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Microsoft Industry Blogs - United Kingdom

The UK is one of the best countries in the world to start a business, attracting more venture capital than any other European country and home to 1,100 new businesses born each day.

But a closer look reveals that only 1 in 3 entrepreneurs in the UK is female, and according to a  Review of Female Entrepreneurship by Alison Rose, Deputy CEO of NatWest Holdings and CEO of Commercial and Private Banking, women are half as likely as men to pursue entrepreneurship. Yet, as Microsoft’s Executive Vice President of Business Development, Peggy Johnson reveals, women-led companies deliver higher returns over time than those founded by men. 

 

Biggest barriers

As a small business owner myself prior to joining Microsoft, increasing female representation in entrepreneurship and technology has always been important to me. At Microsoft, I’m surrounded by high-performing women, many of them also founders themselves, who do all they can to empower their customers and team members to achieve more. 

Some of the biggest barriers to starting a business identified in the review is cultural – that women are less likely to believe they have entrepreneurial skills, are more risk-averse and fear ‘going it alone’.  

To help address these concerns, we interviewed female founders who graduated from last year’s Microsoft AI for Good cohort, a 4-month accelerator programme delivered by Microsoft for Startups in partnership with the Social Tech Trust. Together, they’re helping UK organisations with a social mission to advance their AI solutions that fall into the following pillars: AI for Earth, AI for Accessibility, AI for Cultural Heritage and AI for Humanitarian Action.

Amanda Pickford, founder and CEO of thermal imaging software start-up ThermaFY, graduated from last year’s AI for Good programme under the AI for Earth umbrella. Isabel Van de Keere, CEO of Immersive Rehabcreates interactive physiotherapy programmes in virtual reality for people with neurological upper limb mobility limitations and balance issues. Immersive Rehab was part of the AI for Good 2019 cohort under the AI for Accessibility pillar, joined also by Rene Perkins, the CEO and founder of CityMaas, a disability-friendly travel app that leverages crowdsourced data, AI and adaptive filtering technology to recommend the best routes for both able and disabled travellers.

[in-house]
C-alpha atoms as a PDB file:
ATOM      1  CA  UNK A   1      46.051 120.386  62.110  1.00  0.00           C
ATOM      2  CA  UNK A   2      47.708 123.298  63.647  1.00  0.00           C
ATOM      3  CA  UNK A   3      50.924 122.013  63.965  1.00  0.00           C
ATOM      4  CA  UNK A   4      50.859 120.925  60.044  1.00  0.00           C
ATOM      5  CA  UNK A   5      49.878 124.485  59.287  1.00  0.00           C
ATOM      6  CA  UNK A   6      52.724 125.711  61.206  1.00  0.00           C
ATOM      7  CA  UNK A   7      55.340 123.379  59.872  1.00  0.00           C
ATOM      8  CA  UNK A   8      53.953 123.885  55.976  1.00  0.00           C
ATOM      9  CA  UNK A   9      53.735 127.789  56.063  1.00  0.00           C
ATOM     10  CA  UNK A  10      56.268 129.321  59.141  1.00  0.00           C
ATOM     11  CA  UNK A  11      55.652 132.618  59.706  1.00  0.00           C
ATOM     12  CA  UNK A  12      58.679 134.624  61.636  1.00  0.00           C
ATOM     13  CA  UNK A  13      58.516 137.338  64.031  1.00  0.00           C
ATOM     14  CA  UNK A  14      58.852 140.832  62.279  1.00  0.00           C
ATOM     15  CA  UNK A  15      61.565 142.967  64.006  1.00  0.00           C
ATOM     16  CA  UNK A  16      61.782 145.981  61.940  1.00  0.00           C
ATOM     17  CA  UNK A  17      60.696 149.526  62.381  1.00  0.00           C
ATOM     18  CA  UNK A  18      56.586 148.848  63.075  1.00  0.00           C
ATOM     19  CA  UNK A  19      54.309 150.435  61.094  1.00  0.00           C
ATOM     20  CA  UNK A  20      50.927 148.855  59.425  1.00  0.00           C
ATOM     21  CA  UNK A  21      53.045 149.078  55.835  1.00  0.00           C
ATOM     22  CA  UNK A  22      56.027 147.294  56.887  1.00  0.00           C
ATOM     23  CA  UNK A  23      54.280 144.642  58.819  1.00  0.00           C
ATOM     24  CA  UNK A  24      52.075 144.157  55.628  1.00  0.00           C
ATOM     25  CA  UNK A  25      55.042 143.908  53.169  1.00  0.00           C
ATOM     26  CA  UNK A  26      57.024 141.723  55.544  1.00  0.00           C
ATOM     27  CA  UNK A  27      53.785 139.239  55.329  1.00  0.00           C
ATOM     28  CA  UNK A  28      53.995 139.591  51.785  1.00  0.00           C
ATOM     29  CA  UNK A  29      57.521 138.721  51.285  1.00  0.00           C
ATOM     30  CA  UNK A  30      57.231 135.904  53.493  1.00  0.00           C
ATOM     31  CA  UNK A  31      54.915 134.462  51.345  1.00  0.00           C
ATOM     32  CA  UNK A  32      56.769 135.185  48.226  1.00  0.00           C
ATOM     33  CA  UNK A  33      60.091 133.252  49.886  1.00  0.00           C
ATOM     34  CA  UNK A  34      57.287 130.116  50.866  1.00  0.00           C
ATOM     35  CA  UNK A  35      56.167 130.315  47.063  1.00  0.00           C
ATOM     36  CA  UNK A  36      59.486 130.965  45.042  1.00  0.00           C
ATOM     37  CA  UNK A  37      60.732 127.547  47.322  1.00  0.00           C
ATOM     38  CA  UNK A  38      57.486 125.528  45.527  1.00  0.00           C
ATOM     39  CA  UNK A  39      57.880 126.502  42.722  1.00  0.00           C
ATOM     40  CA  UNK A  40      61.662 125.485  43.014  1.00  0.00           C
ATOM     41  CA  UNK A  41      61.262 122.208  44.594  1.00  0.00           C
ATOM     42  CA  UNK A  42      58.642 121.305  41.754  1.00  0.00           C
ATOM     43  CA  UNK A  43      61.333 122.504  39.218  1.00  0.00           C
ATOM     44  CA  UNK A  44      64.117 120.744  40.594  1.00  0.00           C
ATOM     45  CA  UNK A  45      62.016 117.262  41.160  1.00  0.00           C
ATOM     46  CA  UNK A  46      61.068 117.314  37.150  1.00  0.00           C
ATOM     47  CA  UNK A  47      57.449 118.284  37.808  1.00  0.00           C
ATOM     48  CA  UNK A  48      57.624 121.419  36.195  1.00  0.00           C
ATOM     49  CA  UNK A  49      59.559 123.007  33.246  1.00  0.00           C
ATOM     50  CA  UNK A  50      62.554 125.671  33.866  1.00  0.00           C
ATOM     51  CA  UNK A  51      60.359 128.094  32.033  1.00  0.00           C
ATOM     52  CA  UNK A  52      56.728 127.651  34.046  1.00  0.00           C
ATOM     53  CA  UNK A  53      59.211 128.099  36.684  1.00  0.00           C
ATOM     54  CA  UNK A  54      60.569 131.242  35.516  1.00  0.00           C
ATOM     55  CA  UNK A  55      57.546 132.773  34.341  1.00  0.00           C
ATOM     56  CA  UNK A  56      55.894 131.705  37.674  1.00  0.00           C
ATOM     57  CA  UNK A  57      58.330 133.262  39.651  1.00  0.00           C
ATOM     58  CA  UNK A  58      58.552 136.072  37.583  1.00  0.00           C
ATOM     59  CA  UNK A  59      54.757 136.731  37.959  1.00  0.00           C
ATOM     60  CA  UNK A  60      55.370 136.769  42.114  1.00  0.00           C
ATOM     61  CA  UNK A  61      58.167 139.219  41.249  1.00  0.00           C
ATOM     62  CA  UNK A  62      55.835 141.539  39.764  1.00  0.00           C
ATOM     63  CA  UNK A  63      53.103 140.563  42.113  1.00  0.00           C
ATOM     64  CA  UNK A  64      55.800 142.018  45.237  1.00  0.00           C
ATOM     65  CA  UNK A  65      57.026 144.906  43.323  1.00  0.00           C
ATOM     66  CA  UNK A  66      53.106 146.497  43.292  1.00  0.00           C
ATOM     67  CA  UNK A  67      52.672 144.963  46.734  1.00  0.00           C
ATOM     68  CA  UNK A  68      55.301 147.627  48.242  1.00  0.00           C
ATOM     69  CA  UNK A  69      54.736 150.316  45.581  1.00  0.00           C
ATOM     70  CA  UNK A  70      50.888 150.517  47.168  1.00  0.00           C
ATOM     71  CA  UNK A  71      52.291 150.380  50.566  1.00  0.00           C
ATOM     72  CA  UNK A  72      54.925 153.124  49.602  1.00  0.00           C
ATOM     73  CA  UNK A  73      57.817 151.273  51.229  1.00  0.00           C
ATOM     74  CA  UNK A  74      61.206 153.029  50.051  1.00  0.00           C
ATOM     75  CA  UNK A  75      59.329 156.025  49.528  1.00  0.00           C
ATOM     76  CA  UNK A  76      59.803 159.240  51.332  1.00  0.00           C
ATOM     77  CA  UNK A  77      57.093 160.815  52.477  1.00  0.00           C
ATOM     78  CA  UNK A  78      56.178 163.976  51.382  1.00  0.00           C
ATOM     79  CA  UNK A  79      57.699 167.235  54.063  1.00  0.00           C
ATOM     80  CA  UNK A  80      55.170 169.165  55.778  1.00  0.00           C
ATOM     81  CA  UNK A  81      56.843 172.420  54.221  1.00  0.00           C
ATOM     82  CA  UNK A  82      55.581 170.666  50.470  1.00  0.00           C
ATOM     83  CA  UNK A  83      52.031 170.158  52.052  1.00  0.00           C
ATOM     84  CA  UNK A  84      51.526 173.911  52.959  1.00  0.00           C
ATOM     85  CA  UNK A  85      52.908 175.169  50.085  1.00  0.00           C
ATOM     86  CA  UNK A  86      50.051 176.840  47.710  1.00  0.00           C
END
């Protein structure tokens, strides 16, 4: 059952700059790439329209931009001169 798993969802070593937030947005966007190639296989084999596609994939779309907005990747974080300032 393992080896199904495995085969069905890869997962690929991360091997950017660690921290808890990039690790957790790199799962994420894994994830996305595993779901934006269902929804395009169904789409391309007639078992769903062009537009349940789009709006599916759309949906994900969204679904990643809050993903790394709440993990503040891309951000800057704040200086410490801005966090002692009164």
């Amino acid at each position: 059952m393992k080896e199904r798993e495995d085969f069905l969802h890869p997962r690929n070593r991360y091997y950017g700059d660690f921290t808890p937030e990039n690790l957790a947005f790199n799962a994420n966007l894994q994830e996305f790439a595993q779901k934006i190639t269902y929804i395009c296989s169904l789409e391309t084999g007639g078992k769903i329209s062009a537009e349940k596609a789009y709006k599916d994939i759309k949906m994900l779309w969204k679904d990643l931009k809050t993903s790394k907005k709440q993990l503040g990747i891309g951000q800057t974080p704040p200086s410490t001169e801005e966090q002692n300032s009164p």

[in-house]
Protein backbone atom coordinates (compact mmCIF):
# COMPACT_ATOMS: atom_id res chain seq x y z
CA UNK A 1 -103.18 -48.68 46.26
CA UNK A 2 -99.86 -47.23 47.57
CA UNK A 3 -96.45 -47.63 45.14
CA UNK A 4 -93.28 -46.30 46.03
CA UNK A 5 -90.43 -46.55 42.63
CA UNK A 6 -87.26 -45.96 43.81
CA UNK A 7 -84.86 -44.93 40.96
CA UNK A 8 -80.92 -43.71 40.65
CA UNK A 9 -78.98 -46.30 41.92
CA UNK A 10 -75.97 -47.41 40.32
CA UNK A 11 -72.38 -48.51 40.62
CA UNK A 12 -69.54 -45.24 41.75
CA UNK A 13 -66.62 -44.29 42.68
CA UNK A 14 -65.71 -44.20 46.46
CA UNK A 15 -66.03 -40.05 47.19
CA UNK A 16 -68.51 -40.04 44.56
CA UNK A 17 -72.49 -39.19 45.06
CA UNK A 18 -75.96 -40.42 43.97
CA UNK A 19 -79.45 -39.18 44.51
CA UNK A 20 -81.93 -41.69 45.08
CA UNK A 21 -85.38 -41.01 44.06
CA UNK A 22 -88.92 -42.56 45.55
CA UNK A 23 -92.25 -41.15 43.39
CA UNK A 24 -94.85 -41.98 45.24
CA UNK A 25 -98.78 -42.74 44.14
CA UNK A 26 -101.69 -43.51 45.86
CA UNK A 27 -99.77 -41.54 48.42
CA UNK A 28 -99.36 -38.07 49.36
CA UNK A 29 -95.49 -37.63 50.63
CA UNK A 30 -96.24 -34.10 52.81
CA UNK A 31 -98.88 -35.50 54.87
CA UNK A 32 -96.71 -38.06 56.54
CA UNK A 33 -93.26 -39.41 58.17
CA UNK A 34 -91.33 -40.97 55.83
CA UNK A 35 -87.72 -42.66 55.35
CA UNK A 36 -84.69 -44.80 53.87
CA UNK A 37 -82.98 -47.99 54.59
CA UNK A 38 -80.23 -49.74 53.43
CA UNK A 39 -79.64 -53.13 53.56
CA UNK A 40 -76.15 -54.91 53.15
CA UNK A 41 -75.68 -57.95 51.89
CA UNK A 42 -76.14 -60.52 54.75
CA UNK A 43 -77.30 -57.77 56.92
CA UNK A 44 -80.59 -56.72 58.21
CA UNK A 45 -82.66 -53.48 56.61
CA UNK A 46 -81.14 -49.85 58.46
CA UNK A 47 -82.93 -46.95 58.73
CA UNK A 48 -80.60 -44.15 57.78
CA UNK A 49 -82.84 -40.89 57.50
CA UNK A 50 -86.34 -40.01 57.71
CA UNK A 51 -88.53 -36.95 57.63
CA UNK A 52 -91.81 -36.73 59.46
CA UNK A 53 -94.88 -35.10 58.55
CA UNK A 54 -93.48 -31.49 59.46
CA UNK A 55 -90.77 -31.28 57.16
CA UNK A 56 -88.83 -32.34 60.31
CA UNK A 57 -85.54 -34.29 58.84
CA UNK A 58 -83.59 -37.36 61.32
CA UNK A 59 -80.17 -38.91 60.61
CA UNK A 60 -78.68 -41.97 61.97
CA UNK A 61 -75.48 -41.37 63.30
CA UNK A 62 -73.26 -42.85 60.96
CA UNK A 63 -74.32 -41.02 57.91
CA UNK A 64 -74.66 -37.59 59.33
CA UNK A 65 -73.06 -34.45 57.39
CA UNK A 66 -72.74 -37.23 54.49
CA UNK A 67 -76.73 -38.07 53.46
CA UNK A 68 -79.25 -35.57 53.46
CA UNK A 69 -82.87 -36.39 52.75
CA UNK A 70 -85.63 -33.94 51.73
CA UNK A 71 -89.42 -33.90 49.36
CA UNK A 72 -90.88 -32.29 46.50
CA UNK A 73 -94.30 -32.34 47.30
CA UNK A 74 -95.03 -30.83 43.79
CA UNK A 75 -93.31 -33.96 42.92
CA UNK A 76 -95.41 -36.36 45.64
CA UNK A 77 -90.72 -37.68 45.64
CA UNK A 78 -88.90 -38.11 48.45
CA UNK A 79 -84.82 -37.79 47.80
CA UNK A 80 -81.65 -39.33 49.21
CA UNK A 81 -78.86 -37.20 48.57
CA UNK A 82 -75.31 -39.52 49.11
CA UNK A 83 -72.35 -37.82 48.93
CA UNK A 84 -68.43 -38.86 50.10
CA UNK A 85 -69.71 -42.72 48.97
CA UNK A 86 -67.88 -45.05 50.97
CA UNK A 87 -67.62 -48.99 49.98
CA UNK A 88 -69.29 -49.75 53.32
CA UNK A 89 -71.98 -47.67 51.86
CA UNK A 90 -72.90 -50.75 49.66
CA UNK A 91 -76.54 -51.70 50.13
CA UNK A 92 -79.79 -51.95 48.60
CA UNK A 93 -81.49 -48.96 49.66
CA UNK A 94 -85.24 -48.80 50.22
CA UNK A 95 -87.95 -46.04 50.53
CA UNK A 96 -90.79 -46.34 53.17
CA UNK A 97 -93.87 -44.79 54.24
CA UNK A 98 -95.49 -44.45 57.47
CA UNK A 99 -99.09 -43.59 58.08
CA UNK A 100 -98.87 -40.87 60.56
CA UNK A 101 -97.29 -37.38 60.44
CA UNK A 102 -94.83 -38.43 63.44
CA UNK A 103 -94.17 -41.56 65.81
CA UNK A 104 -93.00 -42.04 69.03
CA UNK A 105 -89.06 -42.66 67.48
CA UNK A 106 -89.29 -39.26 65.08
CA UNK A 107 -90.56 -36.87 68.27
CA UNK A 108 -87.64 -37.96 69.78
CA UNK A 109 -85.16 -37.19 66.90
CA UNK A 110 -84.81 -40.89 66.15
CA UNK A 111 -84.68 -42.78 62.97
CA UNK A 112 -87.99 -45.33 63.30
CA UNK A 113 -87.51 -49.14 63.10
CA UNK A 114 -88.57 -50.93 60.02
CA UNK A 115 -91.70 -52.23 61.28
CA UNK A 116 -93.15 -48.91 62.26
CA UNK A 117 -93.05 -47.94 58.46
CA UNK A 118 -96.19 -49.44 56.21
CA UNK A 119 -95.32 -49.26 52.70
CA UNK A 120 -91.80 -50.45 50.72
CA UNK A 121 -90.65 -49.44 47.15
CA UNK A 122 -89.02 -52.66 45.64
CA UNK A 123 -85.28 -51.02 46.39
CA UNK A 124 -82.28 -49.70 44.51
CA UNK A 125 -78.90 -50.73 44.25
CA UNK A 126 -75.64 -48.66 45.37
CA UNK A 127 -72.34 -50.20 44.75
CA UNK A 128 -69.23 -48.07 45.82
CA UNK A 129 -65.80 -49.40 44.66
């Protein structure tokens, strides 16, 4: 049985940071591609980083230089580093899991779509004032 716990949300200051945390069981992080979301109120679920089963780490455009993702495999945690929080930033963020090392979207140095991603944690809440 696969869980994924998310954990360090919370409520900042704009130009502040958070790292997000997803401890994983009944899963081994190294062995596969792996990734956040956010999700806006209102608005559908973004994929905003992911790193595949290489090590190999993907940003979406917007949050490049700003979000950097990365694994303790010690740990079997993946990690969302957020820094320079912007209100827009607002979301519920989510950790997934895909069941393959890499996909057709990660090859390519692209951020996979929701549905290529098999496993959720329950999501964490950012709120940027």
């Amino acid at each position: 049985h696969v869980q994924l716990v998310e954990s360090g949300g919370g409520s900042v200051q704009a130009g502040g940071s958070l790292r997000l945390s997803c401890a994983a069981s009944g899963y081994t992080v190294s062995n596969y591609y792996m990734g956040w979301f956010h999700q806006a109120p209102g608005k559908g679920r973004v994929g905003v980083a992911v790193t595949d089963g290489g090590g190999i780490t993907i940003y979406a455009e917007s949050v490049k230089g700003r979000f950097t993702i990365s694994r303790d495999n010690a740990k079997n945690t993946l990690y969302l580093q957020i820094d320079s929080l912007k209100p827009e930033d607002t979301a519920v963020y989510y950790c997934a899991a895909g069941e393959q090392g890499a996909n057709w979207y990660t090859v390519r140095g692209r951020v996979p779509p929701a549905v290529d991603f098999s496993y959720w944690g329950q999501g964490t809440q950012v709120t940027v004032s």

We asked them what they thought the top skills were that had helped them achieve success in starting their own business and getting their idea off the ground. 

 

1. Taking risks

ThermaFY CEO Amanda Pickford describes herself as an entrepreneurial pioneer, having left school at 15 and started her own business at 19. She identified an issue around the interpretation of the images and took advantage of an opportunity to develop software that could use machine learning and image analysis to produce visual reports, at first in the equine market. Amanda saw first-hand how risk-taking paid off, saying that:

One of the first things I did was working with a research company. I wanted to test our software and ensure it did what it said on the tin, so we did a research project with the Veterinary School at Edinburgh university. And they loved it!  

Shortly after, Amanda connected with Bosch, who ended up selling their software through their distribution networks. This was the moment that led to ThermaFY developing efficiency software to tackle heating inefficiencies for the housing industry.  

Since graduating from the AI for Good cohort, Amanda has seen a change in her business, both from a skills and business growth perspective: 

“We came [into the cohort] as app developers. Now we have a suite of tools, training modules, metric dashboards and so much more. Additionally, I couldn’t pitch for toffee, the tools and confidence that Microsoft and their team have given me has transformed the way I now pitch, this will have a major impact on me and the business as we go forward. 

Amanda, who was recognised as Innovator of the Year in this year’s Women in Enterprise Scotland Awards, has this advice for other female founders: 

“Go out and give it a go. Don’t be scared of failure. Go and try and tackle some of the big issues in society. Give it a shot… it’s good fun! 

CityMaas CEO, Rene Perkins, also believes women should be bold with their vision.